The sources of data may be classified into (a) primary sources and (b) secondary sources

Primary data are always collected from the source. It is collected either by the investigator himself or through his agents. There are different methods of collecting primary data. Each method has its relative merits and demerits. The investigator has to choose a particular method to collect the information. The choice to a large extent depends on the preliminaries to data collection.

5.1-Methods of Collecting Primary Data

  • Direct Personal interview

This is a very general method of collecting primary data. Here the investigator directly contacts the informants, solicits their cooperation and enumerates the data. The information are collected by direct personal interviews. This method provides most accurate information as the investigator collects them personally. But as the investigator alone is involved in the process, his personal bias may influence the accuracy of the data. So it is necessary that the investigator should be honest, unbiased and experienced. In such cases the data collected may be fairly accurate. However, the method is quite costly and time-consuming. So the method should be used when the scope of enquiry is small.

  • Indirect Oral Interview

This is an indirect method of collecting primary data. Here information are not collected directly from the source but by interviewing persons closely related with the problem. The information relating to one’s personal life or which the informant hesitates to reveal are better collected by this method. Here the investigator prepares a small list of questions relating to the enquiry. The answers (information) are collected by interviewing persons well connected with the incident. The investigator should cross-examine the informants to get correct information.

The accuracy of the information largely depends upon the integrity of the investigator. It is desirable that the investigator should be experienced and capable enough to inspire and create confidence in the informant to collect accurate data.

  • Mailed Questionnaire Method

This is a very commonly used method of collecting primary data. Here information are collected through a set of questionnaire. A questionnaire is a document prepared by the investigator containing a set of questions. These questions relate to the problem of enquiry directly or indirectly. Here first the questionnaires are mailed to the informants with a formal request to answer the question and send them back. For better response the investigator should bear the postal charges. The questionnaire should carry a polite note explaining the aims and objective of the enquiry, definition of various terms and concepts used there. Besides this the investigator should ensure the secrecy of the information as well as the name of the informants, if required.

  • Schedule Method

In case the informants are largely uneducated and non-responsive data cannot be collected by the mailed questionnaire method. In such cases, schedule method is used to collect data. Here the questionnaires are sent through the enumerators to collect information. Enumerators are persons appointed by the investigator for the purpose. They directly meet the informants with the questionnaire. They explain the scope and objective of the enquiry to the informants and ask for their cooperation. The enumerators ask the questions to the informants and record their answers in the questionnaire and compile them. The success of this method depends on the sincerity and efficiency of the enumerators. So the enumerator should be sweet-tempered, good-natured, trained and well-behaved. Schedule method is widely used in extensive studies. It gives fairly correct result as the enumerators directly collect the information. The accuracy of the information depends upon the honesty of the enumerators. They should be unbiased. This method is relatively more costly and time-consuming than the mailed questionnaire method.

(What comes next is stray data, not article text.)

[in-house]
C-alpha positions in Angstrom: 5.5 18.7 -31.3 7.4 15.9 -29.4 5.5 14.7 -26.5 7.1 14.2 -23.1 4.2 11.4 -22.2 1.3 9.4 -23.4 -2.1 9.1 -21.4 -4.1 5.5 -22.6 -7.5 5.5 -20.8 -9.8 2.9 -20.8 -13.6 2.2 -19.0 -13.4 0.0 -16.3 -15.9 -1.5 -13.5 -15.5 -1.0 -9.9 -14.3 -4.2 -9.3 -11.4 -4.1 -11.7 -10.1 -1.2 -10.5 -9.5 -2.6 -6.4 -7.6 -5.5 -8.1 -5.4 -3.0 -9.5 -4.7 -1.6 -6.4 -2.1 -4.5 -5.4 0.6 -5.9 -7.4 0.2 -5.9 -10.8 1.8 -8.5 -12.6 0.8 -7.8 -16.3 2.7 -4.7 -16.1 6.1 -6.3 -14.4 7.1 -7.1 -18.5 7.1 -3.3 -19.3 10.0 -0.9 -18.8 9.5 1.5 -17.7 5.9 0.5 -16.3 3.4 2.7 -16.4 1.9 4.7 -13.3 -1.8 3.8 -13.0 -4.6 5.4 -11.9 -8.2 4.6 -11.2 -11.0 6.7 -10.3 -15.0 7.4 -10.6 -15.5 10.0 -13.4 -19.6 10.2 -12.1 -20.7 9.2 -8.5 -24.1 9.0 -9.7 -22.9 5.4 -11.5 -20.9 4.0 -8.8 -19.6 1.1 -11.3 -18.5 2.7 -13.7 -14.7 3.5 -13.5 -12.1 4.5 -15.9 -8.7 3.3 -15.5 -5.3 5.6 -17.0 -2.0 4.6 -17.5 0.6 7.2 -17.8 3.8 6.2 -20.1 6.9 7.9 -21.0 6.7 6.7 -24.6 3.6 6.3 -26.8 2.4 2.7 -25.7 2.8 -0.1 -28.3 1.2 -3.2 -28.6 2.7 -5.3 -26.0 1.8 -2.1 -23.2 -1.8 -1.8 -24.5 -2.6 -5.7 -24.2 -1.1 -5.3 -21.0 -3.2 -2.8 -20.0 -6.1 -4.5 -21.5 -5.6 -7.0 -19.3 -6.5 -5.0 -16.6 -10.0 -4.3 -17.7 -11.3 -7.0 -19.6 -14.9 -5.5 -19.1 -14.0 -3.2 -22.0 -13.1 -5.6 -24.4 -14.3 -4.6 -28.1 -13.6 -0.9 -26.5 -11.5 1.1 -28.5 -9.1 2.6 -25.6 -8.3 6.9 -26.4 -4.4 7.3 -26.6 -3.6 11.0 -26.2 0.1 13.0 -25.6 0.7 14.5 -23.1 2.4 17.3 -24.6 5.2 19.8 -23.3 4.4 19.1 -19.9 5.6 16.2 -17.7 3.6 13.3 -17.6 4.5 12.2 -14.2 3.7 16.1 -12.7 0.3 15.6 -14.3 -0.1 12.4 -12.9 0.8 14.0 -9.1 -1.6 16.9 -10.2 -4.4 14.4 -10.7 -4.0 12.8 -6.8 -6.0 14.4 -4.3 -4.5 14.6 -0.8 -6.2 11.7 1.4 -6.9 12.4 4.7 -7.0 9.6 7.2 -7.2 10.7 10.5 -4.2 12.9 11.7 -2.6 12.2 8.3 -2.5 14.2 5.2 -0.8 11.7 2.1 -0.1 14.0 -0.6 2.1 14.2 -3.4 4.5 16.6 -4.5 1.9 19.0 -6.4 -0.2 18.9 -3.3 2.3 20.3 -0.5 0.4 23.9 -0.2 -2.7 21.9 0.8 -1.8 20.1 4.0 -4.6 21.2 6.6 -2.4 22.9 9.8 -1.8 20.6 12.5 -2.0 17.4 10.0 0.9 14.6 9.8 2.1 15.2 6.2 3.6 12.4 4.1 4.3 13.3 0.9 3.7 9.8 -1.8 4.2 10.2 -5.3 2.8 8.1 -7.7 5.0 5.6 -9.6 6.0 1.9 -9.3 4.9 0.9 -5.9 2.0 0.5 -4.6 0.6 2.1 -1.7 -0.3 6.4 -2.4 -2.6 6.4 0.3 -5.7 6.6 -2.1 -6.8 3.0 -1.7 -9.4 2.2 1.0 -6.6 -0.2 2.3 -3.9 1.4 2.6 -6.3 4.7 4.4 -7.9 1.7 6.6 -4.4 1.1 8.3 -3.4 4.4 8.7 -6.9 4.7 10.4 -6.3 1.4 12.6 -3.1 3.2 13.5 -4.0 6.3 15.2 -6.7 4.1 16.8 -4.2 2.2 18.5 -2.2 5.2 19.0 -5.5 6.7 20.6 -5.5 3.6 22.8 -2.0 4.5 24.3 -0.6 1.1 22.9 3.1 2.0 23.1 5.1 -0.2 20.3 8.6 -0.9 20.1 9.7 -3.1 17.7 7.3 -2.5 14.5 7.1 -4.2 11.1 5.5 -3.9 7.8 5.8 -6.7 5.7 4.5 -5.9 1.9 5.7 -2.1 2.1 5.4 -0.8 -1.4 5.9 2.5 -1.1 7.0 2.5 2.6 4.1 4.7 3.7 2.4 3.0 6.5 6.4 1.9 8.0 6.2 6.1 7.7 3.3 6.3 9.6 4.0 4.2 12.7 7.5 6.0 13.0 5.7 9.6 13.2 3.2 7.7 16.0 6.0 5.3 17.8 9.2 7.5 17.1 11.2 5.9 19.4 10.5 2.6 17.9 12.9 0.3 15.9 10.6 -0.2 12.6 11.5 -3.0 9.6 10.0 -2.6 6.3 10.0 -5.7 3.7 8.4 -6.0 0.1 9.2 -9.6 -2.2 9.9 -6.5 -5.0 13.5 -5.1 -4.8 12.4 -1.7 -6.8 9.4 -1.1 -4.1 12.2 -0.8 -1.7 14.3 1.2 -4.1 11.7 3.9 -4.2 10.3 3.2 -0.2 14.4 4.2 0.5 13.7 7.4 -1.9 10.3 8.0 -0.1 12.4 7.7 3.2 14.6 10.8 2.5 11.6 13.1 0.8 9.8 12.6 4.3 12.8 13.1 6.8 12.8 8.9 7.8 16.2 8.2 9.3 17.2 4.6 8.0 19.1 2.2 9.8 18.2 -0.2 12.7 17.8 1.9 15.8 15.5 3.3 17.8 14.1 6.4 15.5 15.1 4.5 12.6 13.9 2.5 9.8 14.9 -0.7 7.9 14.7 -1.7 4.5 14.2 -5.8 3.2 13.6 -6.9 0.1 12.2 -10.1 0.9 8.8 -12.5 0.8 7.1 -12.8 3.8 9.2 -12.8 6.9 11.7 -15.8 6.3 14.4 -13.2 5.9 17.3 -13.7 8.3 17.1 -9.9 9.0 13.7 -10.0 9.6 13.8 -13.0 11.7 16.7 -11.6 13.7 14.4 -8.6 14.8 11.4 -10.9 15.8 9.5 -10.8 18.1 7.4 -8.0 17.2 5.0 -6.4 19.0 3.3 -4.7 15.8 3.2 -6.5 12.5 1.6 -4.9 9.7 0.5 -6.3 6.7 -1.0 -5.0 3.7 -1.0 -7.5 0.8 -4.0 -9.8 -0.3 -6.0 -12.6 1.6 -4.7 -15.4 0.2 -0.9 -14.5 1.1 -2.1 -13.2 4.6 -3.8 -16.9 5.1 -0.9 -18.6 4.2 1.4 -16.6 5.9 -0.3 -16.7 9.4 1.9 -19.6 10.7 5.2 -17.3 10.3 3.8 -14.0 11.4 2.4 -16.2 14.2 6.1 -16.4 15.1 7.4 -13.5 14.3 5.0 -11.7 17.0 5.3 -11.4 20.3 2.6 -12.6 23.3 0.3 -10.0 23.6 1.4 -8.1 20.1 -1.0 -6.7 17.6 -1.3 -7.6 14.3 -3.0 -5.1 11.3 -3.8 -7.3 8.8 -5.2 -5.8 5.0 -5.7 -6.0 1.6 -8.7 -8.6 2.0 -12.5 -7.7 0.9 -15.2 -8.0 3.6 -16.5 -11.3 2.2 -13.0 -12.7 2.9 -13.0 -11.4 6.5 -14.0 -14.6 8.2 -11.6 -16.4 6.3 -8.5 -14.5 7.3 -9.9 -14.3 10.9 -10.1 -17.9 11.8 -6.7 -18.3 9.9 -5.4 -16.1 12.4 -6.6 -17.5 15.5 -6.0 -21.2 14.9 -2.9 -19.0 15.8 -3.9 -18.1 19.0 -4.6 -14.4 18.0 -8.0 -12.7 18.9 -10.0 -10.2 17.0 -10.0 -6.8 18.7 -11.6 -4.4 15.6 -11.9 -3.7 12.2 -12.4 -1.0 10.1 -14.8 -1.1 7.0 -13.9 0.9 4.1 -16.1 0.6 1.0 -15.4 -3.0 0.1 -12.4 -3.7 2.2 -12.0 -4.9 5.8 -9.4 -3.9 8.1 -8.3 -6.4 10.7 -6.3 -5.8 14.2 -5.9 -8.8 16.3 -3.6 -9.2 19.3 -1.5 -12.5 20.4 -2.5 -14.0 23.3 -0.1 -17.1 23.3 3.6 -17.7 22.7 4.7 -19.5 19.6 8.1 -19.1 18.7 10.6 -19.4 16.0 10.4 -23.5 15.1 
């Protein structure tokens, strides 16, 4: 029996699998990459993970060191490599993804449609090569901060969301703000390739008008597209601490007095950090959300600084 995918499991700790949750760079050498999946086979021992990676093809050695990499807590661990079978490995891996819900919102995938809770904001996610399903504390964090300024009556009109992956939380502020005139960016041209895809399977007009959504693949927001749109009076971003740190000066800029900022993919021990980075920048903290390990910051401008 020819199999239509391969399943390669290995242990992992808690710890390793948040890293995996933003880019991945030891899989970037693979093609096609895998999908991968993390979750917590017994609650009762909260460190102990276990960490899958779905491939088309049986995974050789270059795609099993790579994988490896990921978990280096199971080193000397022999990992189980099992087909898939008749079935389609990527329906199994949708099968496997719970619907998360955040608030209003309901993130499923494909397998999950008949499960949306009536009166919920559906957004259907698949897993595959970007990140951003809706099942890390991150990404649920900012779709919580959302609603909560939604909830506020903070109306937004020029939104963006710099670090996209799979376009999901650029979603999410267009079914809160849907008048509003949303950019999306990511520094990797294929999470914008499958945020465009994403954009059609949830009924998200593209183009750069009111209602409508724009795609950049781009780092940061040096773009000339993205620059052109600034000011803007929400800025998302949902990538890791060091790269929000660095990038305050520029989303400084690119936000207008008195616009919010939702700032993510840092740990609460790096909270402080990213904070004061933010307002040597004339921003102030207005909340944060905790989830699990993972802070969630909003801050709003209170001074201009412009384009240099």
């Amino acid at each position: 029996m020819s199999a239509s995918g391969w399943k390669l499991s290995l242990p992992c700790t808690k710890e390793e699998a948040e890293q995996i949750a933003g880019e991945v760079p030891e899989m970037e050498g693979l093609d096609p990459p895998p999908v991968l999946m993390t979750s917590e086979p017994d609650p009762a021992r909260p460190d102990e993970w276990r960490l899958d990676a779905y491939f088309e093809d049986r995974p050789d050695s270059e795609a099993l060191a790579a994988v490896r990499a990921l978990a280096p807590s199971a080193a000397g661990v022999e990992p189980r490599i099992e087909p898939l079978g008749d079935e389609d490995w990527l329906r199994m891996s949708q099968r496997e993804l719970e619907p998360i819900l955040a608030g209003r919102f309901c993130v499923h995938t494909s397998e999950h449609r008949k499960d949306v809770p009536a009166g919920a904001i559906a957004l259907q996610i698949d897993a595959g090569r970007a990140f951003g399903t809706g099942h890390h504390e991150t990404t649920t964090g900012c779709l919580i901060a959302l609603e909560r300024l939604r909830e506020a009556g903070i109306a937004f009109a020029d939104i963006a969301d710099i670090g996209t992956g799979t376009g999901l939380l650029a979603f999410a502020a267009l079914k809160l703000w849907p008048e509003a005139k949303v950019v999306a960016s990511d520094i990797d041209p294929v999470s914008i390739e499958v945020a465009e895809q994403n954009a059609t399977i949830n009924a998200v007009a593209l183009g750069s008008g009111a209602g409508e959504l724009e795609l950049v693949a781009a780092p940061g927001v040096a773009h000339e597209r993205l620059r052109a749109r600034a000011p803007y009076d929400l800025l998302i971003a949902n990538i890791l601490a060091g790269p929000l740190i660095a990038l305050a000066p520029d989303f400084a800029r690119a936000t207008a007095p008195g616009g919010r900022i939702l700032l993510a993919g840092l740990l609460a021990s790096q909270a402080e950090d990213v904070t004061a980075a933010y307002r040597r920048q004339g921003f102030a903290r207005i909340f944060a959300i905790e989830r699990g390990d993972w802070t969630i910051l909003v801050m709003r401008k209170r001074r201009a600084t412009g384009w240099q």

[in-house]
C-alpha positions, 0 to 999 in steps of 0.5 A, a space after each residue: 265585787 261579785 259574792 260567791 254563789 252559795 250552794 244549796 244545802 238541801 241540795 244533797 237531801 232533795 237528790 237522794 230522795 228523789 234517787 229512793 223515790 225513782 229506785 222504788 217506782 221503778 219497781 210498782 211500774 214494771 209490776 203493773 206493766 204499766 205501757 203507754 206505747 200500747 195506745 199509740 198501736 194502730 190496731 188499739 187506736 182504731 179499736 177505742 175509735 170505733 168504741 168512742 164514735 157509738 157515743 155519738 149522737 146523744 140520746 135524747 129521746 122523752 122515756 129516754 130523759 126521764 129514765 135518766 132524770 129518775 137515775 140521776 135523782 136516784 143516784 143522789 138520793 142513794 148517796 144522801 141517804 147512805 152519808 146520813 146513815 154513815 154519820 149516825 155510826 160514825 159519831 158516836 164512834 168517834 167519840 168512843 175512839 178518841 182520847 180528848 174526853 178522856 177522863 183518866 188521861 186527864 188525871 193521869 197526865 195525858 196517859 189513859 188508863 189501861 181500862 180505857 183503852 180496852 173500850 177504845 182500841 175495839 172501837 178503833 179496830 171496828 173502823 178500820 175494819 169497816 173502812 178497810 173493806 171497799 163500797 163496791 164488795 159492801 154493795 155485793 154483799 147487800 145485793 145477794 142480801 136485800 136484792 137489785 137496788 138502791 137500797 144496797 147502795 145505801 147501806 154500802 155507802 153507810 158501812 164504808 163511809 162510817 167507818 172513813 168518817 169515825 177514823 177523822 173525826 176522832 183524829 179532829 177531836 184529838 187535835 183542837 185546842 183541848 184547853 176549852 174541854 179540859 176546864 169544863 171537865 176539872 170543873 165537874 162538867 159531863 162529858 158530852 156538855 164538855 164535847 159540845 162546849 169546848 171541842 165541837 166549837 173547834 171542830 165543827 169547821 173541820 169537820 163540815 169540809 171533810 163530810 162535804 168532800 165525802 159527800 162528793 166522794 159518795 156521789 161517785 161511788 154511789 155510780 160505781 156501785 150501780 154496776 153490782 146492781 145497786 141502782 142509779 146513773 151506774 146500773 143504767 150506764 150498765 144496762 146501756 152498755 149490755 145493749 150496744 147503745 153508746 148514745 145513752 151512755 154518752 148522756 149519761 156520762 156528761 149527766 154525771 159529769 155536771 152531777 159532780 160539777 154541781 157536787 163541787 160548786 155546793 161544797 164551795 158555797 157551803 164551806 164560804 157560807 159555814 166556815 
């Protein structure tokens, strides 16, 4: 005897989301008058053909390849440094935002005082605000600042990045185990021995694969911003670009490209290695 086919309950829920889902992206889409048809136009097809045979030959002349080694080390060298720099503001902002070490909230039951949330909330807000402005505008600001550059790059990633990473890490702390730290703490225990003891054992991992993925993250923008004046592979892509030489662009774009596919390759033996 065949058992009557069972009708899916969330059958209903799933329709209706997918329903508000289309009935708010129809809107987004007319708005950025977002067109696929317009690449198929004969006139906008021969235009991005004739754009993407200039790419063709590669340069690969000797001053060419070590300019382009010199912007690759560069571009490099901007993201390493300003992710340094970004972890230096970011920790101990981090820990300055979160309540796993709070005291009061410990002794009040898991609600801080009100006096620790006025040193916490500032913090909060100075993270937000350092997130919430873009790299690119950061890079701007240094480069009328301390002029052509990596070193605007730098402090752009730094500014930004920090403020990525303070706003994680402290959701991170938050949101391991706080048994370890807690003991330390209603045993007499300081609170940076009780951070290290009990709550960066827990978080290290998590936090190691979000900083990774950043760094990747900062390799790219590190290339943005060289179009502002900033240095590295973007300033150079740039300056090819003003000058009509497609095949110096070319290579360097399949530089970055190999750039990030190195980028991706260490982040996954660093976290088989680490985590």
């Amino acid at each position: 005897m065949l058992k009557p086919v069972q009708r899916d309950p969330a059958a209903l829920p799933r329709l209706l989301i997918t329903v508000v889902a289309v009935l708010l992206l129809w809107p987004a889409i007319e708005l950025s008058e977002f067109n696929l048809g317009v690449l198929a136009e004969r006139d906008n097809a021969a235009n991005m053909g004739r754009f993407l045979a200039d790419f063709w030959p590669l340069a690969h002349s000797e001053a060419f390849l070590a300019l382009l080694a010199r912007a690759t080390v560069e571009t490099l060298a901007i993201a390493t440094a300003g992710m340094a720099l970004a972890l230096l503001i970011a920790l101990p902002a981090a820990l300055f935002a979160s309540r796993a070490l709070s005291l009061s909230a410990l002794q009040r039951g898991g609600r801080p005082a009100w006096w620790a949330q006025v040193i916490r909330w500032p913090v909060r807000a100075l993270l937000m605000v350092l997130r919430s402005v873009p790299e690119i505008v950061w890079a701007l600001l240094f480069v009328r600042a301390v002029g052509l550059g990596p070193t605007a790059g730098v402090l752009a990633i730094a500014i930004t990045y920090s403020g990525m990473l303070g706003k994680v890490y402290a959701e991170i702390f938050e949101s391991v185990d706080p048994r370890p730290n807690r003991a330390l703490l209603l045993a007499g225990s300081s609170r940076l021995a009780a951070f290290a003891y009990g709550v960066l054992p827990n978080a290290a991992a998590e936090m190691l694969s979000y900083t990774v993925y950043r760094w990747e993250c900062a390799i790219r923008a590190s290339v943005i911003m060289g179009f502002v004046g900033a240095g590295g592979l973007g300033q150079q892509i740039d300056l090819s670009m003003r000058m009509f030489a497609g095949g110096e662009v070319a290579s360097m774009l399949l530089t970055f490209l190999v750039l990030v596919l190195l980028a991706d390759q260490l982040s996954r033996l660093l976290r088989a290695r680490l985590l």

5.2-Methods of Collecting Secondary Data

Collecting secondary data often takes considerably less time than collecting primary data where. The Methods of collecting secondary data includes:

  1. Technical Reports: Technical reports are accounts of work done on research projects. They are written to provide research results to colleagues, research institutions, governments, and other interested researchers. A report may emanate from completed research or on-going research projects.
  2. Scholarly Journals: Scholarly journals generally contain reports of original research or experimentation written by experts in specific fields. Articles in scholarly journals usually undergo a peer review where other experts in the same field review the content of the article for accuracy, originality, and relevance.
  3. Literature Review Articles: Literature review articles assemble and review original research dealing with a specific topic. Reviews are usually written by experts in the field and may be the first written overview of a topic area. Review articles discuss and list all the relevant publications from which the information is derived.

Reference Books: Reference books provide secondary source material. In many cases, specific facts or a summary of a topic is all that is included. Handbooks, manuals, encyclopedias, and dictionaries are considered reference books.

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